In partnership with the Economic Security Project, Atlanta’s Old Fourth Ward Economic Security Task Force is currently building a pilot program that will provide between $200 and $800 a month to families in the area.

The task force published a report in January outlining the proposed initiative, and is currently seeking private donors to fund the program, which is estimated to cost $5 million. 

Chicago, Illinois 

Chicago City Alderman Gilbert Villega announced his city’s proposed guaranteed income program in April 2021. If the necessary ordinance is approved by the city council, its $30 million pricetag would come from the city’s $1.9 billion in American Rescue Plan funds.

The proposal provides at least 5,000 eligible recipients with $500 a month for one year, beginning in June. To qualify, you would need to be making less than three times the federal poverty rate — that is, $38,640 for a single resident and $52,260 for a married couple.

Gary, Indiana (Guaranteed Income Validation Effort)

The Guaranteed Income Validation Efforts (GIVE) was supported by a $500,000 grant from Mayors for a Guaranteed Income. GIVE is still seeking another $1.6 million in private funding to support the pilot program.

If fully funded, GIVE will provide $500 a month to 125 low-income residents. Recipients must make less than $35,000 a year and will be selected based on citywide survey responses.

Chelsea, Massachusetts (Direct Assistance Stipend Program)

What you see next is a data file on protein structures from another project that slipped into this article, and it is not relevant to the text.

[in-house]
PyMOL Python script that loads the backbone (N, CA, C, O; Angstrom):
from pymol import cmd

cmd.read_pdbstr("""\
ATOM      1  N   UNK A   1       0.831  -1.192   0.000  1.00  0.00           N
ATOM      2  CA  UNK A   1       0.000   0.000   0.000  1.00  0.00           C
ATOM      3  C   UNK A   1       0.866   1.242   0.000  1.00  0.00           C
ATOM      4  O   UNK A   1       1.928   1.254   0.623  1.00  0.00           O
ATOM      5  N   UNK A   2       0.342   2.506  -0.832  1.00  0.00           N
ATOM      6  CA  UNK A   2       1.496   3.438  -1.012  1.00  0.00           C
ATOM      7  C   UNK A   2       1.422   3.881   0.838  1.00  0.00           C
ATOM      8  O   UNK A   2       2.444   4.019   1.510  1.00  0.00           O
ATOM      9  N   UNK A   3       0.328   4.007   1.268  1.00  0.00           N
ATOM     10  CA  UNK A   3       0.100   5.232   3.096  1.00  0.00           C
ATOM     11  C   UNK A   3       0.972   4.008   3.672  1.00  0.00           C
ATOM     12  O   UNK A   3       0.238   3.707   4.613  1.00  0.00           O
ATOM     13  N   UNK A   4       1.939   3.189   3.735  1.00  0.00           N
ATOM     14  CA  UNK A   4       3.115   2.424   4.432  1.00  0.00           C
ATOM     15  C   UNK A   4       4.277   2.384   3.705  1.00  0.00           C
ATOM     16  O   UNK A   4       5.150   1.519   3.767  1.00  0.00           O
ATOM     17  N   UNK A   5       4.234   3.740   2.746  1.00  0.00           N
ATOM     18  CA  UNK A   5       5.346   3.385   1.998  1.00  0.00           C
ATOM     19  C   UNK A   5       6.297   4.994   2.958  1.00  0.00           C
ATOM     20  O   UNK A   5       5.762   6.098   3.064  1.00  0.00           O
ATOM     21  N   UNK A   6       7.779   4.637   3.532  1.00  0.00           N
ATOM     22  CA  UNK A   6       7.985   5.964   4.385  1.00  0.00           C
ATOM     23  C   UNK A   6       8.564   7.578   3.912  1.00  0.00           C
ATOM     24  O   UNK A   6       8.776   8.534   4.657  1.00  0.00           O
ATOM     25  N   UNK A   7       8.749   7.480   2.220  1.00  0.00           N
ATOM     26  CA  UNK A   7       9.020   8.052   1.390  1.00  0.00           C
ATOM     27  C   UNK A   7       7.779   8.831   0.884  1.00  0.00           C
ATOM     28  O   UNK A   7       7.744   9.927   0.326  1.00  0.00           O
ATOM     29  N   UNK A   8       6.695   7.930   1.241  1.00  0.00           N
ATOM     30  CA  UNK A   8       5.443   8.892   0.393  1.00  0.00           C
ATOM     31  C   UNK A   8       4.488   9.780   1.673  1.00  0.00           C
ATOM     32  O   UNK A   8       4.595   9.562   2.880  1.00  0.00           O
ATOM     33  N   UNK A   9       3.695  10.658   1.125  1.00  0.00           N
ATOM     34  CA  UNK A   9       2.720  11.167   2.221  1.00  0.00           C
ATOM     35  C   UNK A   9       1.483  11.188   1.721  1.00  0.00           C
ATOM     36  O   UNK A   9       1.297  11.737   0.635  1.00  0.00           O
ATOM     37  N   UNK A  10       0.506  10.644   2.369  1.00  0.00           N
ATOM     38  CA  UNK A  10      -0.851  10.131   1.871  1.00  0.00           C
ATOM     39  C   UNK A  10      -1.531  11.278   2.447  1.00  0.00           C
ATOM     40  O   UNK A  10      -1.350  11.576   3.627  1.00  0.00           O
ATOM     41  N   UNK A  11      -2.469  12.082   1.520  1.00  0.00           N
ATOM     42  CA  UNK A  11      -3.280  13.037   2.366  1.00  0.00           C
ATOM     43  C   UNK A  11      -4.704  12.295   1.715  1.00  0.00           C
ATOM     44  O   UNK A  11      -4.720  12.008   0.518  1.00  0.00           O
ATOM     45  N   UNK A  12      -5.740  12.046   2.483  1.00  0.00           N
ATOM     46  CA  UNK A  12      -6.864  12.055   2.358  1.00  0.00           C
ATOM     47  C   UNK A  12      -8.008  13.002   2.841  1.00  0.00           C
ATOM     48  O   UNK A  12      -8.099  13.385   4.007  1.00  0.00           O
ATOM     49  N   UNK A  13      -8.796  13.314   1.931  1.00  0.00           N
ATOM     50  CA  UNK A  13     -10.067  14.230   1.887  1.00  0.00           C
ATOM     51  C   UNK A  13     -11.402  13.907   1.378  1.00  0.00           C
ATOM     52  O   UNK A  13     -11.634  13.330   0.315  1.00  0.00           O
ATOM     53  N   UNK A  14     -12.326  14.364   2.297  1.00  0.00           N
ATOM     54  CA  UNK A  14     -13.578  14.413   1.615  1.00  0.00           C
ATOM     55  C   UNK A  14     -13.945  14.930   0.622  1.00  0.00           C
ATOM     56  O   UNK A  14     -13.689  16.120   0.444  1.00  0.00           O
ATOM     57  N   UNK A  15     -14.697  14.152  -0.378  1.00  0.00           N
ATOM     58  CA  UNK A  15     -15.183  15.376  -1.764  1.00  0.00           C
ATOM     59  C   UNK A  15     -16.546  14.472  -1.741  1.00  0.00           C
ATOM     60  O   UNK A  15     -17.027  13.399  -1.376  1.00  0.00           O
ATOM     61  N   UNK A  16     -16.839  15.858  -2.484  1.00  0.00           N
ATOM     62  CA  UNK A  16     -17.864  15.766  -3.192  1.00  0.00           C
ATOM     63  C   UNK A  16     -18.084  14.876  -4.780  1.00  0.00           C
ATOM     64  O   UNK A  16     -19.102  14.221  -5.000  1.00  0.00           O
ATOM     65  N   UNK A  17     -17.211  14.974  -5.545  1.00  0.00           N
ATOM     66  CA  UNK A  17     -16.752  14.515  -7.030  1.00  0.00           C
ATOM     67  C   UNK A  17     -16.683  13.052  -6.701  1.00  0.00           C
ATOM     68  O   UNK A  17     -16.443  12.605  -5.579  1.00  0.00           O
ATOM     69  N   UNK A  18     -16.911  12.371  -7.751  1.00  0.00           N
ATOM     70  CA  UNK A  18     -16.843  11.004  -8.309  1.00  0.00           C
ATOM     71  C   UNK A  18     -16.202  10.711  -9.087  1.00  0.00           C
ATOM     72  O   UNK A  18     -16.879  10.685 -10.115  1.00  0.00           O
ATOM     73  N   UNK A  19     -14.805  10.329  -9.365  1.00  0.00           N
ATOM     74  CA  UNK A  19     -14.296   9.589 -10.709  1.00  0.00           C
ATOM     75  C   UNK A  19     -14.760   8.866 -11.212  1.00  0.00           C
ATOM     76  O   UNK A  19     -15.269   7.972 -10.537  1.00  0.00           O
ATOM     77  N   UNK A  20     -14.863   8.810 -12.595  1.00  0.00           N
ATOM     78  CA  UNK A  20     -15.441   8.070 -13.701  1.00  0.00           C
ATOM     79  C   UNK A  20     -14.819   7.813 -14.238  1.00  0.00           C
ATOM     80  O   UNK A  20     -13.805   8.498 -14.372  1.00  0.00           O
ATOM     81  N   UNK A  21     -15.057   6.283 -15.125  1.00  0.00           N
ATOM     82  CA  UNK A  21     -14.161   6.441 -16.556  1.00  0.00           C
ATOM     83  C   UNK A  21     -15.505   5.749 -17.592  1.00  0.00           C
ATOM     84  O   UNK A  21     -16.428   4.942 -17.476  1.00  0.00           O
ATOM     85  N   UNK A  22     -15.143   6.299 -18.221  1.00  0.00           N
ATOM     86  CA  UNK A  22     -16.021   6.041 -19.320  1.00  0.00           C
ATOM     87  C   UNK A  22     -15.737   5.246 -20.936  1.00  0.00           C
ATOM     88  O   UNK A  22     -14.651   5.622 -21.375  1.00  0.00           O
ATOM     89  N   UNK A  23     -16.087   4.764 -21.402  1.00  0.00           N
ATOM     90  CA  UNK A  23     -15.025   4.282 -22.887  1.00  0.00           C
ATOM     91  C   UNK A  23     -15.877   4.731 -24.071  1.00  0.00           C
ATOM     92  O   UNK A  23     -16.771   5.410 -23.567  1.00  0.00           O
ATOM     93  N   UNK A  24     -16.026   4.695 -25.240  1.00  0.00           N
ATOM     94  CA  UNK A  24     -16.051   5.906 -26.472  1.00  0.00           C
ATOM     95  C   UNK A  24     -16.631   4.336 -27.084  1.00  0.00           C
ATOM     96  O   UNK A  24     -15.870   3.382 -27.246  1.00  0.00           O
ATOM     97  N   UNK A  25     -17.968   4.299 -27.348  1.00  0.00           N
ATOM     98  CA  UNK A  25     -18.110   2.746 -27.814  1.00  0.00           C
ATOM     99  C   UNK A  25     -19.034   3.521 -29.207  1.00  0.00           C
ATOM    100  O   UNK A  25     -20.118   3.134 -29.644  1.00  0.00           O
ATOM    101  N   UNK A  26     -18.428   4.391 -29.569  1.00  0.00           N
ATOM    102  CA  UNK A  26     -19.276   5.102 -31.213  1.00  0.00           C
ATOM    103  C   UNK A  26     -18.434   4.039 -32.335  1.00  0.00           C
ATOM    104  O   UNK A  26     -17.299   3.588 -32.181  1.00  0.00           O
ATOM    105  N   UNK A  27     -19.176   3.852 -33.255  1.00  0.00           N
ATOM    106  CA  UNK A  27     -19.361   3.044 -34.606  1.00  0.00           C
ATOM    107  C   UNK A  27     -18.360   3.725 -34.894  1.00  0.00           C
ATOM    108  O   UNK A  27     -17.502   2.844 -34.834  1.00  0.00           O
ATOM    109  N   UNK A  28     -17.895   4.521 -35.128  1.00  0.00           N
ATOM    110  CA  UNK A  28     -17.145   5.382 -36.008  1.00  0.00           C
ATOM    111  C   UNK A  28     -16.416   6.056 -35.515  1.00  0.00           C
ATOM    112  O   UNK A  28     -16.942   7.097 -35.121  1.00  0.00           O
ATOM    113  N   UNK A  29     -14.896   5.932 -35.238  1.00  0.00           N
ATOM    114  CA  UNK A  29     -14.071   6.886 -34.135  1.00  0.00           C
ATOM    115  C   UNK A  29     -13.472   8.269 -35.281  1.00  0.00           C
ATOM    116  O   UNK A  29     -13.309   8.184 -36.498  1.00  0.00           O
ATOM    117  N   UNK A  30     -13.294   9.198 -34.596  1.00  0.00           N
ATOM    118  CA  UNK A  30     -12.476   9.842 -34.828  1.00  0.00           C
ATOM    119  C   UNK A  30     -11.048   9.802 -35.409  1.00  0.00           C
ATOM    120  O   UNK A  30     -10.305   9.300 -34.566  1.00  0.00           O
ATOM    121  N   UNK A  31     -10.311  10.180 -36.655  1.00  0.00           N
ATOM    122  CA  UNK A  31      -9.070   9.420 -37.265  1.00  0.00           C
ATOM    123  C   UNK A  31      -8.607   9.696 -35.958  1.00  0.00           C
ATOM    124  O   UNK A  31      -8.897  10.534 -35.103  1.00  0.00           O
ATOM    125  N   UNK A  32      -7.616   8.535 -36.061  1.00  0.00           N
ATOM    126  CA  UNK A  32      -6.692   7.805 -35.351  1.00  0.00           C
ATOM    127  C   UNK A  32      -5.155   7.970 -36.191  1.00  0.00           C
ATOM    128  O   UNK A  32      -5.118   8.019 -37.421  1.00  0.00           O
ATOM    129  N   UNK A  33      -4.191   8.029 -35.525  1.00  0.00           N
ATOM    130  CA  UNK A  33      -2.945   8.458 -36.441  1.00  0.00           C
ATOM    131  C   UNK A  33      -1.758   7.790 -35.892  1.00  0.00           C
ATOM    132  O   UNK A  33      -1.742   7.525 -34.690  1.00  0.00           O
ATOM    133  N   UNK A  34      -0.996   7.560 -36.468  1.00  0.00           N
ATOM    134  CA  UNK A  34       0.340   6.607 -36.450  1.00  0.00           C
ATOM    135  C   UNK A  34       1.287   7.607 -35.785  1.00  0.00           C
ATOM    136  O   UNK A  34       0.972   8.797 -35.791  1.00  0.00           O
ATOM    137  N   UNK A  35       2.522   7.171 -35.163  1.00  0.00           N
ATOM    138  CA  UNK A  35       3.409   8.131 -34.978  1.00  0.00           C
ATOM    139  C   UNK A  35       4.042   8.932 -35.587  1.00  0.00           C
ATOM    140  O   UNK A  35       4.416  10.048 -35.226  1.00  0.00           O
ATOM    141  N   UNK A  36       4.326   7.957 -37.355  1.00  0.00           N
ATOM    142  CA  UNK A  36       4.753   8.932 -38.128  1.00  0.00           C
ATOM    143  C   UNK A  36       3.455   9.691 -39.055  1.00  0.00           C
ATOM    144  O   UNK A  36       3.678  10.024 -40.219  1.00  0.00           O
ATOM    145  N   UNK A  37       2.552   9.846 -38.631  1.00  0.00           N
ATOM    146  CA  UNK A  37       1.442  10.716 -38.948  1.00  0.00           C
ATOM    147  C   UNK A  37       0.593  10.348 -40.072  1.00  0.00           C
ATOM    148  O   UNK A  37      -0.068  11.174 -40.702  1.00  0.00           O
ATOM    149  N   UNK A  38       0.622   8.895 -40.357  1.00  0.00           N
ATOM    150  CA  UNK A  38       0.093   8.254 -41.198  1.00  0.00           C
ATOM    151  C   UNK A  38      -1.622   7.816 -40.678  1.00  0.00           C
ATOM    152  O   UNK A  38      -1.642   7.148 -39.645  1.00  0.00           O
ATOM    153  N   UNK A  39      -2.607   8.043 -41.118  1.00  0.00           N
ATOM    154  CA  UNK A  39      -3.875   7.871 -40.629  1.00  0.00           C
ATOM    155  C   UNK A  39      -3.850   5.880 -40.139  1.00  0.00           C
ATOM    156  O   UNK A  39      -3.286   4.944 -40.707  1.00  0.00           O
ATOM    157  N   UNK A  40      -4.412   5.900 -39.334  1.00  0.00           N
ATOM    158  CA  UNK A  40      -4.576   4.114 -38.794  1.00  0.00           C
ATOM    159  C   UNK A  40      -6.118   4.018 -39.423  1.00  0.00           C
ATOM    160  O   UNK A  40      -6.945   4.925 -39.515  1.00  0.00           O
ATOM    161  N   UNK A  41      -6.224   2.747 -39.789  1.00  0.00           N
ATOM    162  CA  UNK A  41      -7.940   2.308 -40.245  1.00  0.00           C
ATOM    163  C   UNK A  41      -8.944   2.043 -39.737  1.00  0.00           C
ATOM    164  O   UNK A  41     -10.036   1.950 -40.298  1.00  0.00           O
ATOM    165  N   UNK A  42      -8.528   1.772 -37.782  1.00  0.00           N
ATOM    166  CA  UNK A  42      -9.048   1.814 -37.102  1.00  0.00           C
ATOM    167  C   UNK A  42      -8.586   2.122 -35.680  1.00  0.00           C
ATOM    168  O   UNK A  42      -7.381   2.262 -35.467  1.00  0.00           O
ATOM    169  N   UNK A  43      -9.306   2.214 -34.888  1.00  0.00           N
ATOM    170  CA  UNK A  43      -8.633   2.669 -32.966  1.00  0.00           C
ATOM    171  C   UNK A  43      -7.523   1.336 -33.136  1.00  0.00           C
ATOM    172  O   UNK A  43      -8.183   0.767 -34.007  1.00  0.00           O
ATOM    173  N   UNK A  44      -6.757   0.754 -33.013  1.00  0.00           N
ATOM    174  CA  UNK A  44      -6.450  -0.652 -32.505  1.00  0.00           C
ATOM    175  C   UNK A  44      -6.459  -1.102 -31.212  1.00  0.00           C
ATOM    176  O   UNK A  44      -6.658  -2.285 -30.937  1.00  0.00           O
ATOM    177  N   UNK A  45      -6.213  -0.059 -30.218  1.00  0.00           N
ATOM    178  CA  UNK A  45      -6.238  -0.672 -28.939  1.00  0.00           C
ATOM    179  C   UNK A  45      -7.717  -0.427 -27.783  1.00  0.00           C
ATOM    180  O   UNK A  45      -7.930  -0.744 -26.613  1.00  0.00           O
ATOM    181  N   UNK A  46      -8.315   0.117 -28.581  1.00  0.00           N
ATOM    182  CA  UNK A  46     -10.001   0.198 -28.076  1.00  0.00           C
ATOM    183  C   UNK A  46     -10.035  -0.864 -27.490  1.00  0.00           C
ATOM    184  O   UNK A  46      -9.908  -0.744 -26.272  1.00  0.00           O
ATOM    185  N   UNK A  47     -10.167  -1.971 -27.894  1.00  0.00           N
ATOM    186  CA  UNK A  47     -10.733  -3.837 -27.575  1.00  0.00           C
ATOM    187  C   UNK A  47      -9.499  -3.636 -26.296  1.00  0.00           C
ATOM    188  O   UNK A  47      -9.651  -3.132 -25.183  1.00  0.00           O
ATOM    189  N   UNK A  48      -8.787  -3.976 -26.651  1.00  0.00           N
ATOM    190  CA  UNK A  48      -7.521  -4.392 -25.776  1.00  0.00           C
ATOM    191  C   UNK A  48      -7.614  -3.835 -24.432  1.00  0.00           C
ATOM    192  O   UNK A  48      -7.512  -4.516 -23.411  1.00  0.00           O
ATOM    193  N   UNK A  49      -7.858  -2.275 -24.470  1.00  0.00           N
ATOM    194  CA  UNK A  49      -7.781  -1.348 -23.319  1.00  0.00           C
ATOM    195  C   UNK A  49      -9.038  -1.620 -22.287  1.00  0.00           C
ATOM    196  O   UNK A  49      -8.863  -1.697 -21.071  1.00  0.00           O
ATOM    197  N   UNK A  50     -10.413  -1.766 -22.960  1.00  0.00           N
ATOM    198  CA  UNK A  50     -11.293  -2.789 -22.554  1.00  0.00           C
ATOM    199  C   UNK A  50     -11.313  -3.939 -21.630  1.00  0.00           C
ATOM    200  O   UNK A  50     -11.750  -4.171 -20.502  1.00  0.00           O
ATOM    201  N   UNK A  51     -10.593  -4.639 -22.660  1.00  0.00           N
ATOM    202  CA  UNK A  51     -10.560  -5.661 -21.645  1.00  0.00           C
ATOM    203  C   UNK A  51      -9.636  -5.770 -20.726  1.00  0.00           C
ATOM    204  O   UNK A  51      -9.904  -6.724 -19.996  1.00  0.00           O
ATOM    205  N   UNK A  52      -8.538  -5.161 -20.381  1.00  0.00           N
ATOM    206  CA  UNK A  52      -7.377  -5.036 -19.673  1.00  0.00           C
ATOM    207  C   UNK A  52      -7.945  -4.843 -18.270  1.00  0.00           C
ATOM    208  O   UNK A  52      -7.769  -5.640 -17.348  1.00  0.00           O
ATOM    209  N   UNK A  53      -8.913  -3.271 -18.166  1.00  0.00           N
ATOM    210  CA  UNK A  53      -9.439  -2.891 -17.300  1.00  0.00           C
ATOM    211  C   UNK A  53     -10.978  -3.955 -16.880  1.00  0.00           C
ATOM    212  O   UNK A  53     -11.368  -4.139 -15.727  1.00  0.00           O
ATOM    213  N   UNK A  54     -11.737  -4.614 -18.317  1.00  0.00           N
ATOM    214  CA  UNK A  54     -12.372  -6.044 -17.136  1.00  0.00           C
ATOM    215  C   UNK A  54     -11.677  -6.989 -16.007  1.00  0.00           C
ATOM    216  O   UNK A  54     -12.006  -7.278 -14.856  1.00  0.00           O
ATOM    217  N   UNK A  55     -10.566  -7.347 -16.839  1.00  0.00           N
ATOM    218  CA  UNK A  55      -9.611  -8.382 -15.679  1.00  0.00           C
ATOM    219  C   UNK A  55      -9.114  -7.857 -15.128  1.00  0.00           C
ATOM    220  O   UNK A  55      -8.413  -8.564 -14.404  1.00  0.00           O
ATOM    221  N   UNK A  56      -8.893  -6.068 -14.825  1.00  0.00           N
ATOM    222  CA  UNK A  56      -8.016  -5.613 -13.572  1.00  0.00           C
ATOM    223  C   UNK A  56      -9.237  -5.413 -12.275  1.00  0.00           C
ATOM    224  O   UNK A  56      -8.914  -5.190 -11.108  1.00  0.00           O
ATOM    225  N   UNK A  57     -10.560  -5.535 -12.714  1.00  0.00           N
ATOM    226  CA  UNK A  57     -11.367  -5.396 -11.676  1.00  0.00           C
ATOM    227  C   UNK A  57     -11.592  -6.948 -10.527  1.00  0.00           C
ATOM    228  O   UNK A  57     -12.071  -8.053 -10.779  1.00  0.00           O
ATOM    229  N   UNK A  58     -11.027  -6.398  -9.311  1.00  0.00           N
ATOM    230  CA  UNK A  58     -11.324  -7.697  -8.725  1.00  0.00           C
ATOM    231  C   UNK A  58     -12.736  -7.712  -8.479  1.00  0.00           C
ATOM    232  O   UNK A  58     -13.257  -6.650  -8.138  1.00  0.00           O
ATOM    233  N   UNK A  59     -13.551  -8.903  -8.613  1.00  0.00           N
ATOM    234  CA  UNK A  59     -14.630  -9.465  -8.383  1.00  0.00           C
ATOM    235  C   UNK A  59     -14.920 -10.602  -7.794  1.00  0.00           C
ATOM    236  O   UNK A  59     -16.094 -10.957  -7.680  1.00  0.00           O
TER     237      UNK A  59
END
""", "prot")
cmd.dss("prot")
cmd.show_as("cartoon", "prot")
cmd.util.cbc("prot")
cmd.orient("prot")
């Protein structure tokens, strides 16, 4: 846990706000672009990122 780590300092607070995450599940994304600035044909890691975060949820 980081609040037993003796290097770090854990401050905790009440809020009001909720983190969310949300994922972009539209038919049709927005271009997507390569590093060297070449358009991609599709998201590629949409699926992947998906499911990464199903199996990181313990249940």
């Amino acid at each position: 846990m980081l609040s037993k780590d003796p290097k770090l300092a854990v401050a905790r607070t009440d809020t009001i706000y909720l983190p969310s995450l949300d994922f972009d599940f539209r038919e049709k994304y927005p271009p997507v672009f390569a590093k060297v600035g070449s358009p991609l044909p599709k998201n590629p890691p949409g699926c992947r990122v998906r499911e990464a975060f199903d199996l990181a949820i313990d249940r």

In response to the economic impact of COVID-19, the city of Chelsea announced a relief program for more than 2,000 low-income residents who reported struggling with food insecurity. The program is supported by both Mayors for a Guaranteed Income and the Shah Family Foundation, which randomly chose its recipients from a pool of more than 3,000 applicants.

The program currently supports 2,040 families that are receiving between $200 and $400 a month, according to Mayors for a Guaranteed Income. There is no set end date for the payments, but at its current funding level, the assistance will continue until the fall. 

Announced in April 2021, the Cambridge pilot program will begin in June and run for 18 months. The aim: to support single caretaker households. Most of the program is funded through a $500,000 grant from Mayors for a Guaranteed Income; it is also supported by the Center of Guaranteed Income Research at the University of Pennsylvania. 

Cambridge RISE offers $500 monthly payments to 120 households which earn less than 80 percent of the area median income. The application window will open on June 1, with the first payments coming in August.

St. Paul’s pilot program began in October and is giving 150 families $500 per month for a period of up to 18 months. Of the program’s $1.53 million budget, the city has already sent $350,000 to recipients. The program is funded by the city’s grant under the federal CARES act, as well as by private donors.

Recipients were chosen from those already enrolled in the CollegeBound Saint Paul program, a city-wide initiative to provide St. Paul children born after January 1, 2020 with college savings accounts. 

The Magnolia program was launched by Springboard to Opportunities in 2018. This pilot was the first in the U.S. to offer monthly payments specifically to low-income African-American mothers. After the success of its first cohort in 2018, the program launched its second cohort in March 2020, which gave $1,000 a month to 110 mothers for one year. In April, Magnolia Mother’s Trust unveiled its third group of participants, which add another 100 new mothers who will receive $1,000 monthly payments.